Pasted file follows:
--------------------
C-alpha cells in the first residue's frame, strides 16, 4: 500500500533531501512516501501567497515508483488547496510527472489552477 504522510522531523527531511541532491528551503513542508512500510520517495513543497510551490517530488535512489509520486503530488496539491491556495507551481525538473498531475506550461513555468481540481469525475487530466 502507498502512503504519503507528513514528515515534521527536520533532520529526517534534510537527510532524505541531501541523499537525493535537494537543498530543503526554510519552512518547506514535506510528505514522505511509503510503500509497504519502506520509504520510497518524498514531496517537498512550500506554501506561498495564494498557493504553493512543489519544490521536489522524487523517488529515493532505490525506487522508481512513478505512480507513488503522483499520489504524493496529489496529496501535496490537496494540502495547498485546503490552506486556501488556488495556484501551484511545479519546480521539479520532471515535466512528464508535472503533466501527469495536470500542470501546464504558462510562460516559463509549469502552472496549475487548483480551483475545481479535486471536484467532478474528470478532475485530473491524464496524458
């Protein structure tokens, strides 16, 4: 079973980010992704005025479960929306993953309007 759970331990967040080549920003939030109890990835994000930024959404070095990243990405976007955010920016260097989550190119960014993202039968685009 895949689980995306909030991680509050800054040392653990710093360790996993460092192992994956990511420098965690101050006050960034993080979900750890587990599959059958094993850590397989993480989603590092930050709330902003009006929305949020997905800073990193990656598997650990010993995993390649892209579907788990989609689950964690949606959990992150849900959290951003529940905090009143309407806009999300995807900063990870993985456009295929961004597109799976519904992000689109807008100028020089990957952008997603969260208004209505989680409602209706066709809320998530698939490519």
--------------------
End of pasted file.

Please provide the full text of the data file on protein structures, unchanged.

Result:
C-alpha cells in the first residue's frame, strides 16, 4: 500500500533531501512516501501567497515508483488547496510527472489552477 504522510522531523527531511541532491528551503513542508512500510520517495513543497510551490517530488535512489509520486503530488496539491491556495507551481525538473498531475506550461513555468481540481469525475487530466 502507498502512503504519503507528513514528515515534521527536520533532520529526517534534510537527510532524505541531501541523499537525493535537494537543498530543503526554510519552512518547506514535506510528505514522505511509503510503500509497504519502506520509504520510497518524498514531496517537498512550500506554501506561498495564494498557493504553493512543489519544490521536489522524487523517488529515493532505490525506487522508481512513478505512480507513488503522483499520489504524493496529489496529496501535496490537496494540502495547498485546503490552506486556501488556488495556484501551484511545479519546480521539479520532471515535466512528464508535472503533466501527469495536470500542470501546464504558462510562460516559463509549469502552472496549475487548483480551483475545481479535486471536484467532478474528470478532475485530473491524464496524458
């Protein structure tokens, strides 16, 4: 079973980010992704005025479960929306993953309007 759970331990967040080549920003939030109890990835994000930024959404070095990243990405976007955010920016260097989550190119960014993202039968685009 895949689980995306909030991680509050800054040392653990710093360790996993460092192992994956990511420098965690101050006050960034993080979900750890587990599959059958094993850590397989993480989603590092930050709330902003009006929305949020997905800073990193990656598997650990010993995993390649892209579907788990989609689950964690949606959990992150849900959290951003529940905090009143309407806009999300995807900063990870993985456009295929961004597109799976519904992000689109807008100028020089990957952008997603969260208004209505989680409602209706066709809320998530698939490519």